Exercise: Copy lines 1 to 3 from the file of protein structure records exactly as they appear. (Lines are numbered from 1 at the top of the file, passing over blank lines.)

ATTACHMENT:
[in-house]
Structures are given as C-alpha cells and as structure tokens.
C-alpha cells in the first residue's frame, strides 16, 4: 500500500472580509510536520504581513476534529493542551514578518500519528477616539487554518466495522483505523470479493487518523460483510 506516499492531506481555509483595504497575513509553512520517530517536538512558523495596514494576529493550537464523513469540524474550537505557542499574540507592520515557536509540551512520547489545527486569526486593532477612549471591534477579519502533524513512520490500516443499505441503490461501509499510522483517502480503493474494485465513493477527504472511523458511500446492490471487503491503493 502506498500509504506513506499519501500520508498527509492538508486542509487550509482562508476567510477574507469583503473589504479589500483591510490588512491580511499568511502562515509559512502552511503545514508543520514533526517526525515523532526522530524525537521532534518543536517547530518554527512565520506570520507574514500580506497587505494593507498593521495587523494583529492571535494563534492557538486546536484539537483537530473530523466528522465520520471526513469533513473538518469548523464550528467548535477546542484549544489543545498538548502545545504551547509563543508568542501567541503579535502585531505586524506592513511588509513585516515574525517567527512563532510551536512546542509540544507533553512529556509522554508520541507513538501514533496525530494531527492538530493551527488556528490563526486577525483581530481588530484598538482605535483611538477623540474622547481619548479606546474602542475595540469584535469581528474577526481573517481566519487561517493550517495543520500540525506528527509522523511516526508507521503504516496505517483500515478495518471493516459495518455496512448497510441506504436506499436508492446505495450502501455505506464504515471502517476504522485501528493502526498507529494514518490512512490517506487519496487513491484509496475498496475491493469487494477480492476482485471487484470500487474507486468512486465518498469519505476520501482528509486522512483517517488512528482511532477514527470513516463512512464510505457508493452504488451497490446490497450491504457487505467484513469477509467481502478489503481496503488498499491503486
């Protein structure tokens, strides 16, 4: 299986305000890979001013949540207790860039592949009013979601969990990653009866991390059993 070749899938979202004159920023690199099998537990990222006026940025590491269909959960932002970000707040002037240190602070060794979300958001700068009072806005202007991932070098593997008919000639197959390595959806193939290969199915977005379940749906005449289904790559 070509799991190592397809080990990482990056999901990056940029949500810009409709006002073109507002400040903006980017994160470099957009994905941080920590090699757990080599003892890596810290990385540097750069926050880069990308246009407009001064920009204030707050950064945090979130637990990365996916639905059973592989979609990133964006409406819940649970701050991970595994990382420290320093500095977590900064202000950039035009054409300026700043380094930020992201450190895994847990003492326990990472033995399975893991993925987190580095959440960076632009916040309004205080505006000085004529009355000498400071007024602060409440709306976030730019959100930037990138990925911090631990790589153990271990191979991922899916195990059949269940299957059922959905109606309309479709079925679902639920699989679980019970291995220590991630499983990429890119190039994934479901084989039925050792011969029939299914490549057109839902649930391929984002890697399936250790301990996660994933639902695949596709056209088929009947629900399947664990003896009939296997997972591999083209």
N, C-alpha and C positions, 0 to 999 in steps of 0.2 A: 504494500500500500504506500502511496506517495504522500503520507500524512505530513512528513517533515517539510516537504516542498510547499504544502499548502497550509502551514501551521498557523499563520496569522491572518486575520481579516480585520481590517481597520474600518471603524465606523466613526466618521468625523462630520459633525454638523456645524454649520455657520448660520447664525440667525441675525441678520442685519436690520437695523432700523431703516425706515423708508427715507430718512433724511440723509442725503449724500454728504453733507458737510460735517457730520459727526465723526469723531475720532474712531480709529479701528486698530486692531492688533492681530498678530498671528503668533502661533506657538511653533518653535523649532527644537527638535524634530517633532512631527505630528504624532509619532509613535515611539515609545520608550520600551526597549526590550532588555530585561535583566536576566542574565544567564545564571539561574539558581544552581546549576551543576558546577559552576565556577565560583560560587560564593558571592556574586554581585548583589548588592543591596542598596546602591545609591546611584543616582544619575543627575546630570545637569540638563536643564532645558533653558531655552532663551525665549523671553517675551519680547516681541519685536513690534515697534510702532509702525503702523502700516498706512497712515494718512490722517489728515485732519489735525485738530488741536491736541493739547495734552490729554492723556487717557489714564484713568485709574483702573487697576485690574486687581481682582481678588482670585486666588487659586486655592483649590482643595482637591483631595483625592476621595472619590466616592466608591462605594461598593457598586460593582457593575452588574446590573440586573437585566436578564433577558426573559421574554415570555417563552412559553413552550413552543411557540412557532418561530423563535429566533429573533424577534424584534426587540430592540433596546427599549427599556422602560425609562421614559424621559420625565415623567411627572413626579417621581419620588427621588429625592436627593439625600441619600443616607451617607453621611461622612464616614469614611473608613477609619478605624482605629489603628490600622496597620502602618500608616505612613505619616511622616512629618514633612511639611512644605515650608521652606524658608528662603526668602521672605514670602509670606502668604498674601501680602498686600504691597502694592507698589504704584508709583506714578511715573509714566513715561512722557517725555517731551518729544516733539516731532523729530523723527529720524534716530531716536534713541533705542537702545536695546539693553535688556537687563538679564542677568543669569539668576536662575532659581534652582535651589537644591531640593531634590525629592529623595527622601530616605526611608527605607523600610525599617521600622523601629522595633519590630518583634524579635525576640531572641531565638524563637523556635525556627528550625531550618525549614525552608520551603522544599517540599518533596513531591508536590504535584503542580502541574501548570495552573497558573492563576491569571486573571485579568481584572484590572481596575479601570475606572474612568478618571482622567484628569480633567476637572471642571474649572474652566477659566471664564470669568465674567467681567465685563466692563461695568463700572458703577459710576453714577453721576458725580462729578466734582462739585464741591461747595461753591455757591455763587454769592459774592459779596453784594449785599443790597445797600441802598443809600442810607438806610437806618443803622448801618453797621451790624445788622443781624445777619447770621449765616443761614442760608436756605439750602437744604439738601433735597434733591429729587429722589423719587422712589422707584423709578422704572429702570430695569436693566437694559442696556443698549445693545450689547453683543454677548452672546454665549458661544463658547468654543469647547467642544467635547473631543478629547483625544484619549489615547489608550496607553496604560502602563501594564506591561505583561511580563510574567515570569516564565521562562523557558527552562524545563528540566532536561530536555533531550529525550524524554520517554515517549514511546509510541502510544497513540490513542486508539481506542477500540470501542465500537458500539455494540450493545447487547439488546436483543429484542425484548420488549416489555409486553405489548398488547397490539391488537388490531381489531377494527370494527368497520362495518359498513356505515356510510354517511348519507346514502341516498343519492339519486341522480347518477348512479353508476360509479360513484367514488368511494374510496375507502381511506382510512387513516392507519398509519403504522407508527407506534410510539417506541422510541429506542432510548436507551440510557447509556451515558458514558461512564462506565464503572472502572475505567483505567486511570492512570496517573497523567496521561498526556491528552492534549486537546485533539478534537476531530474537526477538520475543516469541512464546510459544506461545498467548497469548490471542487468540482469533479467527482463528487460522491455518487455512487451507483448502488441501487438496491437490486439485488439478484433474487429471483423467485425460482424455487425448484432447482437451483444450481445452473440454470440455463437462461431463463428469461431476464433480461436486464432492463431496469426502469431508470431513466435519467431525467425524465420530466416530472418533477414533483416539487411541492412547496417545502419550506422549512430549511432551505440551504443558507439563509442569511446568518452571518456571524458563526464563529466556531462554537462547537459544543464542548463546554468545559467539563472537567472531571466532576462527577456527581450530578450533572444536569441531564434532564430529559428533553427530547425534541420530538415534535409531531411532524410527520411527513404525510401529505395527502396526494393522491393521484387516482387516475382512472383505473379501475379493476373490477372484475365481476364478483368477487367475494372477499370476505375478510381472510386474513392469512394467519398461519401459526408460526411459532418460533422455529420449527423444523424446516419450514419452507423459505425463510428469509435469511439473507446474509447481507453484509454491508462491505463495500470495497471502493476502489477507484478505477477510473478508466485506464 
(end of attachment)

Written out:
[in-house]
Structures are given as C-alpha cells and as structure tokens.
C-alpha cells in the first residue's frame, strides 16, 4: 500500500472580509510536520504581513476534529493542551514578518500519528477616539487554518466495522483505523470479493487518523460483510 506516499492531506481555509483595504497575513509553512520517530517536538512558523495596514494576529493550537464523513469540524474550537505557542499574540507592520515557536509540551512520547489545527486569526486593532477612549471591534477579519502533524513512520490500516443499505441503490461501509499510522483517502480503493474494485465513493477527504472511523458511500446492490471487503491503493 502506498500509504506513506499519501500520508498527509492538508486542509487550509482562508476567510477574507469583503473589504479589500483591510490588512491580511499568511502562515509559512502552511503545514508543520514533526517526525515523532526522530524525537521532534518543536517547530518554527512565520506570520507574514500580506497587505494593507498593521495587523494583529492571535494563534492557538486546536484539537483537530473530523466528522465520520471526513469533513473538518469548523464550528467548535477546542484549544489543545498538548502545545504551547509563543508568542501567541503579535502585531505586524506592513511588509513585516515574525517567527512563532510551536512546542509540544507533553512529556509522554508520541507513538501514533496525530494531527492538530493551527488556528490563526486577525483581530481588530484598538482605535483611538477623540474622547481619548479606546474602542475595540469584535469581528474577526481573517481566519487561517493550517495543520500540525506528527509522523511516526508507521503504516496505517483500515478495518471493516459495518455496512448497510441506504436506499436508492446505495450502501455505506464504515471502517476504522485501528493502526498507529494514518490512512490517506487519496487513491484509496475498496475491493469487494477480492476482485471487484470500487474507486468512486465518498469519505476520501482528509486522512483517517488512528482511532477514527470513516463512512464510505457508493452504488451497490446490497450491504457487505467484513469477509467481502478489503481496503488498499491503486